Visitors crossing the Polish border with Germany and Ukraine spent the most. Interestingly, during a visit to Poland, the average Ukrainian spent EUR181 in shops and restaurants, but the average German only EUR105.
In Q2’17, 46 million foreigners crossed the Polish border. Their number is growing faster than the number of Poles leaving Poland. It means that foreigners visit Poland more frequently than Poles visit their respective countries. Moreover, foreigners are spending more and more.
According to the latest data from the Poland’s Central Statistical Office (GUS), most money was spent by foreigners crossing the border with Germany (47.6 per cent of total foreigners’ expenditure), Ukraine (20.3 per cent), Czech Republic (11.5 per cent), Slovakia (7.8 per cent), Belarus (6.4 per cent), Lithuania (4.8 per cent) and Russia (1.6 per cent). According to GUS in Q2’17 foreigners spent EUR2.6bn in Poland, 5.5 per cent more than a year ago.
However, in terms of average expenditure per trip by visitors from individual countries, Ukrainians spent record high amounts in Poland.
“In Q2’17, Ukrainians spent on average EUR181 per person during a visit to Poland. This is almost EUR10 more than in the previous quarter. These figures are shocking, particularly if compared to the average wage in Ukraine. According to data from the State Statistical Service of Ukraine, in Q2’17 the average monthly salary in this country was approximately EUR225. This means that Ukrainians coming to Poland spend almost their entire monthly salary in Poland,” says Krzysztof Inglot, President of Personnel Service.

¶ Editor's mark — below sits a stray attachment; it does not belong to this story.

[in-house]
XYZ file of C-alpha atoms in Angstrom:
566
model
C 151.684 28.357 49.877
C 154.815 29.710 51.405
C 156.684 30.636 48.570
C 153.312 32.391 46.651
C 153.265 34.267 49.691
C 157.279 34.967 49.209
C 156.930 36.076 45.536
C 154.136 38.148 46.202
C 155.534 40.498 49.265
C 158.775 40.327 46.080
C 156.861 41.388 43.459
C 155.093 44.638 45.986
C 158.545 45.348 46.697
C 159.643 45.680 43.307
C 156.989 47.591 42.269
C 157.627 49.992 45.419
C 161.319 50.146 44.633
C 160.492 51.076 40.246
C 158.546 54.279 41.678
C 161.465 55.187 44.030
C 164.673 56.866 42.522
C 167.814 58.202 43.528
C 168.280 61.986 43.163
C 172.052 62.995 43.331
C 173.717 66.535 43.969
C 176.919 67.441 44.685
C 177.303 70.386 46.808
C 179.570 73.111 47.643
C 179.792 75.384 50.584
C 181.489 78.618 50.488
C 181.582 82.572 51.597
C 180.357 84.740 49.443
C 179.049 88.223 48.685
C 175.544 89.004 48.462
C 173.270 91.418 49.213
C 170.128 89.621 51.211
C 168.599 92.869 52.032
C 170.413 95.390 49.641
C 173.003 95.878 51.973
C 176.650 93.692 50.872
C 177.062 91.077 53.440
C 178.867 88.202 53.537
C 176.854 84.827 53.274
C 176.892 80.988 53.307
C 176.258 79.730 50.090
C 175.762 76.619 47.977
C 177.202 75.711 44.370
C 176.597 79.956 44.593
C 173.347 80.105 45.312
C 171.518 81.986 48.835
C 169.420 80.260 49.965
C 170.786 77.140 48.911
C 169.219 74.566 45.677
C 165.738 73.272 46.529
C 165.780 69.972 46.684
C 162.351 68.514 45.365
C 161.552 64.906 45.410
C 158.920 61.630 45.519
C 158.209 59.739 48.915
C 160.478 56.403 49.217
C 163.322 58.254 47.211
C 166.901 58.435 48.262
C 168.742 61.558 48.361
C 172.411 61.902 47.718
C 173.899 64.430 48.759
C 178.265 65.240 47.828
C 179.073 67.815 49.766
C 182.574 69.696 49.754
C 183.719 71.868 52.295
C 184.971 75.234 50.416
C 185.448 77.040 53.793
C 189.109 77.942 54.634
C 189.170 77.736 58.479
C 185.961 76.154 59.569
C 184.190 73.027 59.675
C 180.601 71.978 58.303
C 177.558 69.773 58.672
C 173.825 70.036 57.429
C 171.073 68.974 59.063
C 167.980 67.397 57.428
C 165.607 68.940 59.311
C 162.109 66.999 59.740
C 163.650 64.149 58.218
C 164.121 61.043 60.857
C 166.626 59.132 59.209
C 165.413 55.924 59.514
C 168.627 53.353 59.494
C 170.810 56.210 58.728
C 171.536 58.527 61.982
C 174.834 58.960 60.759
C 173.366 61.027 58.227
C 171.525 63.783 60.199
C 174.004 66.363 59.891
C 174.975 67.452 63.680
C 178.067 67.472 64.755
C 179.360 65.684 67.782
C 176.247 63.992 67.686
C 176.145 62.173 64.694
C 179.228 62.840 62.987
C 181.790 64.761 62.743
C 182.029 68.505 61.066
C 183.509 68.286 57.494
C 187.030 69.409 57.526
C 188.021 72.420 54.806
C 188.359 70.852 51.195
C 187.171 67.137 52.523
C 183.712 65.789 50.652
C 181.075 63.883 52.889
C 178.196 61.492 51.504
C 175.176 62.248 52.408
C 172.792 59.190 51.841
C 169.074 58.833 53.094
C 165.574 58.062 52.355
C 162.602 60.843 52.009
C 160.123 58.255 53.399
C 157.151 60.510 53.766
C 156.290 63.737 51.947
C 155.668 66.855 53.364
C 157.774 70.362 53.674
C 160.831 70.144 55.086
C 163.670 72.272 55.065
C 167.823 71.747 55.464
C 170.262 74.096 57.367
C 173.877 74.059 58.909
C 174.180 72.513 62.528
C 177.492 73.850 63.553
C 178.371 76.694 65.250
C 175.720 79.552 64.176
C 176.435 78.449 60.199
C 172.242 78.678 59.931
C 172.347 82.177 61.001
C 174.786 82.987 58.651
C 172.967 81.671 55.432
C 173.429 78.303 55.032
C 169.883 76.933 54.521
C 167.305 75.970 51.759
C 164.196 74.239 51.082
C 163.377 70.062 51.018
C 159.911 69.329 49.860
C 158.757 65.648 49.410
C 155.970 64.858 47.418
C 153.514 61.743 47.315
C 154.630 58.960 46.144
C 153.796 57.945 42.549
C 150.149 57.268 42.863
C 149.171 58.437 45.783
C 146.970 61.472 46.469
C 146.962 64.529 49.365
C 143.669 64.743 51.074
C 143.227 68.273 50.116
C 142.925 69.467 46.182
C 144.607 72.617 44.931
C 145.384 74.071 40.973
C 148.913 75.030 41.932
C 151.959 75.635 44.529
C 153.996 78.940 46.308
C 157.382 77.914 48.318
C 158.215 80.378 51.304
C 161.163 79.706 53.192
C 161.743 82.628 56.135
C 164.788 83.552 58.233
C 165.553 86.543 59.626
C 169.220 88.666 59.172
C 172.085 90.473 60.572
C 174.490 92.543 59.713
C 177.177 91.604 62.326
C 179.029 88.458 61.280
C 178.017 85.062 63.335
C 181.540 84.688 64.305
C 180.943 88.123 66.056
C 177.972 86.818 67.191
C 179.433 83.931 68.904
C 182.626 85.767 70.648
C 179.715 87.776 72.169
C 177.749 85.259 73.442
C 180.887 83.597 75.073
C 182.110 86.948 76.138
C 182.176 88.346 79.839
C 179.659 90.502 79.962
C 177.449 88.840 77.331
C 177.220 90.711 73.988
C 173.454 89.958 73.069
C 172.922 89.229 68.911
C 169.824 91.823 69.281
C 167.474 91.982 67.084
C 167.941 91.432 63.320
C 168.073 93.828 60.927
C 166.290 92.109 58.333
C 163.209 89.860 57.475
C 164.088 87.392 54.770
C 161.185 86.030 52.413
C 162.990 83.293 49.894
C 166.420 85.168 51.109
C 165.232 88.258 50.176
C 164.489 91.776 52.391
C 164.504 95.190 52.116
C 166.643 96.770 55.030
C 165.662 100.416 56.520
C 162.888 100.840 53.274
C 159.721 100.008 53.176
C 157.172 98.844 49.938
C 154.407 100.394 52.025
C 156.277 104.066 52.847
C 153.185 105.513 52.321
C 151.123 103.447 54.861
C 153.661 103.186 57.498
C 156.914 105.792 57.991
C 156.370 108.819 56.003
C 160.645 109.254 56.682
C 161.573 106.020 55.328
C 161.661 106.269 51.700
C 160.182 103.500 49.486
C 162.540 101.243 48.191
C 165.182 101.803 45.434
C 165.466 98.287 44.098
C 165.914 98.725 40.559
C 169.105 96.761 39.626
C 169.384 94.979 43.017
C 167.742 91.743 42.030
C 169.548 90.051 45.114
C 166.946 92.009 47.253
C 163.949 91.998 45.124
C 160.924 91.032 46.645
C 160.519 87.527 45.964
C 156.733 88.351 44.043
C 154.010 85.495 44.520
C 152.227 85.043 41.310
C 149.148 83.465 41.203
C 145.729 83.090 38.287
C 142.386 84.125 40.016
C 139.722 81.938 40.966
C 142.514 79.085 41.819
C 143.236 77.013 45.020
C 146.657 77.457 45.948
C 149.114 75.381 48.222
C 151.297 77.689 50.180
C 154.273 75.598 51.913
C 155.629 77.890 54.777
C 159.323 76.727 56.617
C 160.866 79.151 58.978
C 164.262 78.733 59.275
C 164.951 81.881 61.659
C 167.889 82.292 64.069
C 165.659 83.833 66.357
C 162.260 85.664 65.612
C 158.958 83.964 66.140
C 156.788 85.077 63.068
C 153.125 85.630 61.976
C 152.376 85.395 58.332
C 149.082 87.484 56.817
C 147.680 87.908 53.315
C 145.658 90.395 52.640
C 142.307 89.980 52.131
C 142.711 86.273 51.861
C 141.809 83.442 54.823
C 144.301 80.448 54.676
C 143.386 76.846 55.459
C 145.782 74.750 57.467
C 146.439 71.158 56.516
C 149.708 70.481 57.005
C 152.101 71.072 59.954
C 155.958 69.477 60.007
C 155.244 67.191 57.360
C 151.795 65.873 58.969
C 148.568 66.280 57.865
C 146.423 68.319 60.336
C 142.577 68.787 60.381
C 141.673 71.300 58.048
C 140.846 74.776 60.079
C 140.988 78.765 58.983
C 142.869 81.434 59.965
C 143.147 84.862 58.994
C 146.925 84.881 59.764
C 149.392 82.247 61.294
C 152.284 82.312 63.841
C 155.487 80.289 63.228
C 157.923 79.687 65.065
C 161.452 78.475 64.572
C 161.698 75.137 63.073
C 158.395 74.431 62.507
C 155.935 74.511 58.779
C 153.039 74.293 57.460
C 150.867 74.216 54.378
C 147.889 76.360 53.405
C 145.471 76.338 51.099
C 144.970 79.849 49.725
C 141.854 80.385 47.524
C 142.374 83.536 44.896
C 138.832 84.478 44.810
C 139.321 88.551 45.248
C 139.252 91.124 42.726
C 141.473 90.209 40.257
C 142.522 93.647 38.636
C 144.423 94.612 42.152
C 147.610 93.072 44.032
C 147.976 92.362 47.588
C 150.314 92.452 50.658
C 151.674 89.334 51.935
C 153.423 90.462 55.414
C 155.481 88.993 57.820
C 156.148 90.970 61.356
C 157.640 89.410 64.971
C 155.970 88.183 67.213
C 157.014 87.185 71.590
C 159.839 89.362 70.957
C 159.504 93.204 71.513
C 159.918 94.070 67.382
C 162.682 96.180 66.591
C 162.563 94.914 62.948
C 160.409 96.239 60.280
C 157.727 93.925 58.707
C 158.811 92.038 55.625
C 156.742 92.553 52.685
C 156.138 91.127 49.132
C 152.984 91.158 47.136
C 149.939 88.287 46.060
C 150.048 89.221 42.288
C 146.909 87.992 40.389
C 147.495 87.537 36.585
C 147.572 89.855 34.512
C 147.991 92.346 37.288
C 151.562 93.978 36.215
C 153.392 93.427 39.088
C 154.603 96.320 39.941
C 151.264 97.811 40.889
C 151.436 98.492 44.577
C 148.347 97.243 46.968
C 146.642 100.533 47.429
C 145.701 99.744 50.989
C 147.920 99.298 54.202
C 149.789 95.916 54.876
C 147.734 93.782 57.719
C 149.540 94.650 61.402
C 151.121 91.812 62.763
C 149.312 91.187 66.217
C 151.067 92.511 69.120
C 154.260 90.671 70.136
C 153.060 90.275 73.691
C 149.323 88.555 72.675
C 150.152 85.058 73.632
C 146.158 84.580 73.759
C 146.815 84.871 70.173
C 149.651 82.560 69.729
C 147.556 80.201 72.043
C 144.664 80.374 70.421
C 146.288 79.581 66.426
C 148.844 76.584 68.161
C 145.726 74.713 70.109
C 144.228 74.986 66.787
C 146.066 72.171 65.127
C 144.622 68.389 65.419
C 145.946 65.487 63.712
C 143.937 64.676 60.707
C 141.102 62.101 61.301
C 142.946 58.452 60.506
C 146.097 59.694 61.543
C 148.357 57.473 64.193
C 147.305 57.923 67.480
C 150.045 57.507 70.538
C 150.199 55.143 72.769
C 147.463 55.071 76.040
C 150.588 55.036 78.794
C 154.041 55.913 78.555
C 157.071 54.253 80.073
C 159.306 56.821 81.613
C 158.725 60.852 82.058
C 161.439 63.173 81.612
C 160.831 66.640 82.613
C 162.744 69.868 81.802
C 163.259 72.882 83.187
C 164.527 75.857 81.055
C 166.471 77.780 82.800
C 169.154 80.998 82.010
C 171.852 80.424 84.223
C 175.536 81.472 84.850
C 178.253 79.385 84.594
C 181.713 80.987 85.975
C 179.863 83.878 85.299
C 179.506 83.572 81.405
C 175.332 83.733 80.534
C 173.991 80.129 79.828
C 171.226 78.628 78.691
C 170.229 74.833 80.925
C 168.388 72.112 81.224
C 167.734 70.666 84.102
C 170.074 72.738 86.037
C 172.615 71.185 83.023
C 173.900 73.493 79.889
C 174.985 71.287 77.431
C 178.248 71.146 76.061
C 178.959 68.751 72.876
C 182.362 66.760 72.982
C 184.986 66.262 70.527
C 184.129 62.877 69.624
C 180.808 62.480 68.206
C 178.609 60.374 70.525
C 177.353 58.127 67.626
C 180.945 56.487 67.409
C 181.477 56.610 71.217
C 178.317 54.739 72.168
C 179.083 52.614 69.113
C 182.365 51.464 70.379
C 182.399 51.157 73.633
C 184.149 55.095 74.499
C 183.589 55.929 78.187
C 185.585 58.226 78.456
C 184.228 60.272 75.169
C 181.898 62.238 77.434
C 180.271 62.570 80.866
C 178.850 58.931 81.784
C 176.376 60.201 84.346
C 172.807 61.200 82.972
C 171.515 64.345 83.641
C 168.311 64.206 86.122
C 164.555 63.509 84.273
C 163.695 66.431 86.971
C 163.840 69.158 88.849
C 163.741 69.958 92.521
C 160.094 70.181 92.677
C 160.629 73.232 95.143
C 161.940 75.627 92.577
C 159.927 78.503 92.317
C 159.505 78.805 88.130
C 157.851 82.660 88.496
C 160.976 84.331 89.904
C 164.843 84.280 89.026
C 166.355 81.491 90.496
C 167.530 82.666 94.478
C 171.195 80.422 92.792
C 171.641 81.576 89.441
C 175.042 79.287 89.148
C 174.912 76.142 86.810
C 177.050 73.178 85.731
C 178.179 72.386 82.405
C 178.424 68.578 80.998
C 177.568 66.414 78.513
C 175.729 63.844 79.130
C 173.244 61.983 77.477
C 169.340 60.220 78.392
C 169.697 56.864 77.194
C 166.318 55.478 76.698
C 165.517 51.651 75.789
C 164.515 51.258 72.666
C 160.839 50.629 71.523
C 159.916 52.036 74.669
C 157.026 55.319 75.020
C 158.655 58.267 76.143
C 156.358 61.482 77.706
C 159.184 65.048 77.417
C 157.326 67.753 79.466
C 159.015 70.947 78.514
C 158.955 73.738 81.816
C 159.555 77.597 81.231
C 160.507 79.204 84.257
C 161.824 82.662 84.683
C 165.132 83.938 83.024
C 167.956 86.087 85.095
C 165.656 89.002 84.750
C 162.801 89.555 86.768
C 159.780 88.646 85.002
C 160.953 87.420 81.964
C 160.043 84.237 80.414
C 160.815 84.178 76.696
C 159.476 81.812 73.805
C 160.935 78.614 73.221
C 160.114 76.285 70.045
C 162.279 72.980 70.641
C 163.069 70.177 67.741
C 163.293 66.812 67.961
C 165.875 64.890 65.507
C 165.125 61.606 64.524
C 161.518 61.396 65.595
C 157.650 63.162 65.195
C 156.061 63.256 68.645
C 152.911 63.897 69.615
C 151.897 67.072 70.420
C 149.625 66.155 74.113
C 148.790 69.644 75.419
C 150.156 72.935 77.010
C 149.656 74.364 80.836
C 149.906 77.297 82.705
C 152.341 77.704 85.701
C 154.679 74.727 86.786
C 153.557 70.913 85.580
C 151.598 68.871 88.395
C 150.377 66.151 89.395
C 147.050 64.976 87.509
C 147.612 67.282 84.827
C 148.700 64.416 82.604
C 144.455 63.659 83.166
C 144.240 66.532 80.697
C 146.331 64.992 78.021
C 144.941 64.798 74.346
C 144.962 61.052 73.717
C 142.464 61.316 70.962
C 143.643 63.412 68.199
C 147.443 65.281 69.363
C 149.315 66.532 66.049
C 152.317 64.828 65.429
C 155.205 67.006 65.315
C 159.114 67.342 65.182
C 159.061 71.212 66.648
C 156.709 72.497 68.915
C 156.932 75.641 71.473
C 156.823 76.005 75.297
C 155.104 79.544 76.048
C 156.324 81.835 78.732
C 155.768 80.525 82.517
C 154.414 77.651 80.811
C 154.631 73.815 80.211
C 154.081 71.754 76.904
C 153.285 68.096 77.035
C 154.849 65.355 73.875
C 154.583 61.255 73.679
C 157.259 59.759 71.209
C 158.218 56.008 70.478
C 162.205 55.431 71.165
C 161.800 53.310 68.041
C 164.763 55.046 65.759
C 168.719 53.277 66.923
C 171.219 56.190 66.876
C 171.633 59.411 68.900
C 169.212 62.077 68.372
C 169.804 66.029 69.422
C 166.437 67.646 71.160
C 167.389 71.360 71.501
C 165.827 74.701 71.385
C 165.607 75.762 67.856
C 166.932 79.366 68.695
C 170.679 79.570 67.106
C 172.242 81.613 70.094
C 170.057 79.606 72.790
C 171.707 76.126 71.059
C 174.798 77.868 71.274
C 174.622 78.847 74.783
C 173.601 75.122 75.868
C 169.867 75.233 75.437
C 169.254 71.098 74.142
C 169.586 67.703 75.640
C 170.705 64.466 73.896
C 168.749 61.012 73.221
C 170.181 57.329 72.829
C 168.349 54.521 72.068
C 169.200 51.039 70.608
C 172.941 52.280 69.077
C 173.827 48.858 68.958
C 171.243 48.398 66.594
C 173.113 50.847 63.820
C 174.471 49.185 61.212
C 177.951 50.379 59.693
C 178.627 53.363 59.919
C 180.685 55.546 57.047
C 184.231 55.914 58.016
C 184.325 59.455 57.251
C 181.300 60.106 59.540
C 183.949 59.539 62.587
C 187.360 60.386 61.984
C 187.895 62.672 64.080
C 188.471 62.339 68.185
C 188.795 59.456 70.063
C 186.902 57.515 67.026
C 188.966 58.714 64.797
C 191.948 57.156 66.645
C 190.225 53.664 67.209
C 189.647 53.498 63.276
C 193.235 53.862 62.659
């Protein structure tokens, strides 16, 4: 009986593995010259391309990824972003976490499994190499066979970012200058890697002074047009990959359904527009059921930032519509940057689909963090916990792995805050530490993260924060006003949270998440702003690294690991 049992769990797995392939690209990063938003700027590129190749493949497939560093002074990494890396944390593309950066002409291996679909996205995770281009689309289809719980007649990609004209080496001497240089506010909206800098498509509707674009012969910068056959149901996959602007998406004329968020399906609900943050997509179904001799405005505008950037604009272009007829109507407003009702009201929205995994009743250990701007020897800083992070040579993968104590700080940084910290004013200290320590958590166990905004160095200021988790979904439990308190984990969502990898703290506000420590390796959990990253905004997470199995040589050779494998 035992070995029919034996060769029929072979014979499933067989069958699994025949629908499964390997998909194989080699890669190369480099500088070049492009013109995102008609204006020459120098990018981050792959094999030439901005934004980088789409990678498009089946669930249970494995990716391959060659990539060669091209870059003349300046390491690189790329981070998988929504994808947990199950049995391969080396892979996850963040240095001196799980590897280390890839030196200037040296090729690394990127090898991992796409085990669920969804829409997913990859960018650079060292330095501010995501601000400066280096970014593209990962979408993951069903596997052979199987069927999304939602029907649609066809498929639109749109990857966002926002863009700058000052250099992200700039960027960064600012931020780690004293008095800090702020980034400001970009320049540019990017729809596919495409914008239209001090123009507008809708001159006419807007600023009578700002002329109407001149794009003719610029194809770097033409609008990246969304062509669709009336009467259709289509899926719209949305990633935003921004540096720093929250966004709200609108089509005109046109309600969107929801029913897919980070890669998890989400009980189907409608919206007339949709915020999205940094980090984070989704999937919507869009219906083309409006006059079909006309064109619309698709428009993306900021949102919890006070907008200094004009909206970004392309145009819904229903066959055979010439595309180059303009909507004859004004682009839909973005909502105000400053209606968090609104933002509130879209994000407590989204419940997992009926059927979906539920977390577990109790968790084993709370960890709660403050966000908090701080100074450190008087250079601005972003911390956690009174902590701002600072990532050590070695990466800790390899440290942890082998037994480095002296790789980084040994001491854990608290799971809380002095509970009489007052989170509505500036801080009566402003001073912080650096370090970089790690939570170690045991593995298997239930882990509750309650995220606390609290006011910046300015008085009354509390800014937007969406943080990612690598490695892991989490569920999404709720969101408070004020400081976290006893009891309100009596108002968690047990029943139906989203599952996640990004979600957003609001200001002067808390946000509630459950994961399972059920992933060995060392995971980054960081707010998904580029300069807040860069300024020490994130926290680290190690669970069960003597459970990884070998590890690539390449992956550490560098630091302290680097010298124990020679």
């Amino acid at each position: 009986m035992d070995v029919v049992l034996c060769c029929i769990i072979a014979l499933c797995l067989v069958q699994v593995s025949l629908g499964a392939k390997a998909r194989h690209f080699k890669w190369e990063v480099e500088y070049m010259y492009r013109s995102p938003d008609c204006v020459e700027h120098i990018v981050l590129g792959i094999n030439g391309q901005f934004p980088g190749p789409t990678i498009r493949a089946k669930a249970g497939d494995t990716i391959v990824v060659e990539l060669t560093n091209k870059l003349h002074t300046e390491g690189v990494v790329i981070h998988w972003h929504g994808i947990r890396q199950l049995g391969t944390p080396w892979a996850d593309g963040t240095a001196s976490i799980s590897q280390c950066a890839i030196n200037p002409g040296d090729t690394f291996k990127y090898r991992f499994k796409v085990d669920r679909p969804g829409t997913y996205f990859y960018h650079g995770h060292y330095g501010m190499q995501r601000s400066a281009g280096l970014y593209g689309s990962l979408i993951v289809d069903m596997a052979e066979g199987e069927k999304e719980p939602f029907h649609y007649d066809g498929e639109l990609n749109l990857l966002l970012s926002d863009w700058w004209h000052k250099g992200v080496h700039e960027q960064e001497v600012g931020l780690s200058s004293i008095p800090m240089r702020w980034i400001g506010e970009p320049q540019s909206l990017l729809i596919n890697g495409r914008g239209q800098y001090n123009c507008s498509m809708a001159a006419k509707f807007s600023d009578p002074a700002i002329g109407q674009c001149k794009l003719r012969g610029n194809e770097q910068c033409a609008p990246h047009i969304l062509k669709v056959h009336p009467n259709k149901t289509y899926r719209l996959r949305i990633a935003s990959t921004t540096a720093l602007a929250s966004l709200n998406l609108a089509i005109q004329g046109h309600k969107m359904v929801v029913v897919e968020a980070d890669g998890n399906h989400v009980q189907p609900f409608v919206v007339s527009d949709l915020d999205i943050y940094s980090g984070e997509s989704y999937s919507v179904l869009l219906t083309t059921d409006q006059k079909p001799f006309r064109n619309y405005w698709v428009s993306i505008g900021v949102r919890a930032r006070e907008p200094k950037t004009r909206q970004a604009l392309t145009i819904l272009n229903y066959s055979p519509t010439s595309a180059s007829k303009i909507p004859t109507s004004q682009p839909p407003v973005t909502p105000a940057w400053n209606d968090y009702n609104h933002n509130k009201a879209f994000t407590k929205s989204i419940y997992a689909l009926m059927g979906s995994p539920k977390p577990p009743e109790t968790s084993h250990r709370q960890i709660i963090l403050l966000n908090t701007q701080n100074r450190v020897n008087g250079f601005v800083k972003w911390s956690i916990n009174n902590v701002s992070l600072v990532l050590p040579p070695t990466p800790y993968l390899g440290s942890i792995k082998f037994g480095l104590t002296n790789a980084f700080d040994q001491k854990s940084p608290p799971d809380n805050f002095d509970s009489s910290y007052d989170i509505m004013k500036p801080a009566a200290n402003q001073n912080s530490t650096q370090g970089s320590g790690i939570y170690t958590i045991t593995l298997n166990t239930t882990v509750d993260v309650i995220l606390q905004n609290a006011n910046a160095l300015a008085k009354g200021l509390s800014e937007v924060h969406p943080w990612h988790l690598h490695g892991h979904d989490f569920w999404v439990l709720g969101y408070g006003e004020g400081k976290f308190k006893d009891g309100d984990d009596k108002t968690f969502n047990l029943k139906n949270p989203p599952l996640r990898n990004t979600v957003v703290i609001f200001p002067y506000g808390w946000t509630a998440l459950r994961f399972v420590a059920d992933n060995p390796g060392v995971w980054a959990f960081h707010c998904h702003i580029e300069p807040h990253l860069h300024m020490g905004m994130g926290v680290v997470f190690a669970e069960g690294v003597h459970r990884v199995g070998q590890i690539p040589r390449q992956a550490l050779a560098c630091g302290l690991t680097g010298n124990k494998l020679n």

In Q2’17, Ukrainians spent over EUR446m in Polish shops, restaurants and hotels. During the first six months of 2017, they spent as much as EUR845m.
Foreigners mainly bought non-food products in Poland, for which they allocated approximately 83 per cent of their expenditure. They spent over 13 per cent on food and non-alcoholic beverages, while other expenses constituted around 4 per cent.
Among non-food products, the most popular were materials for the construction, renovation and maintenance of a flat or a house (approximately 25 per cent of expenditure on non-food products), followed by radio and television equipment and household appliances (approximately 19 per cent) and parts and accessories for means of transport (approximately 16 per cent).
“The growing expenditure of Ukrainians in Poland results, among others, from increased interest of our eastern neighbors in working in Poland. I am convinced that Ukrainians’ spending will increase year by year. Particularly in view of the fact that the demand for their work among Polish employers has increased by nearly 30 per cent since the beginning of the year,” concludes Krzysztof Inglot.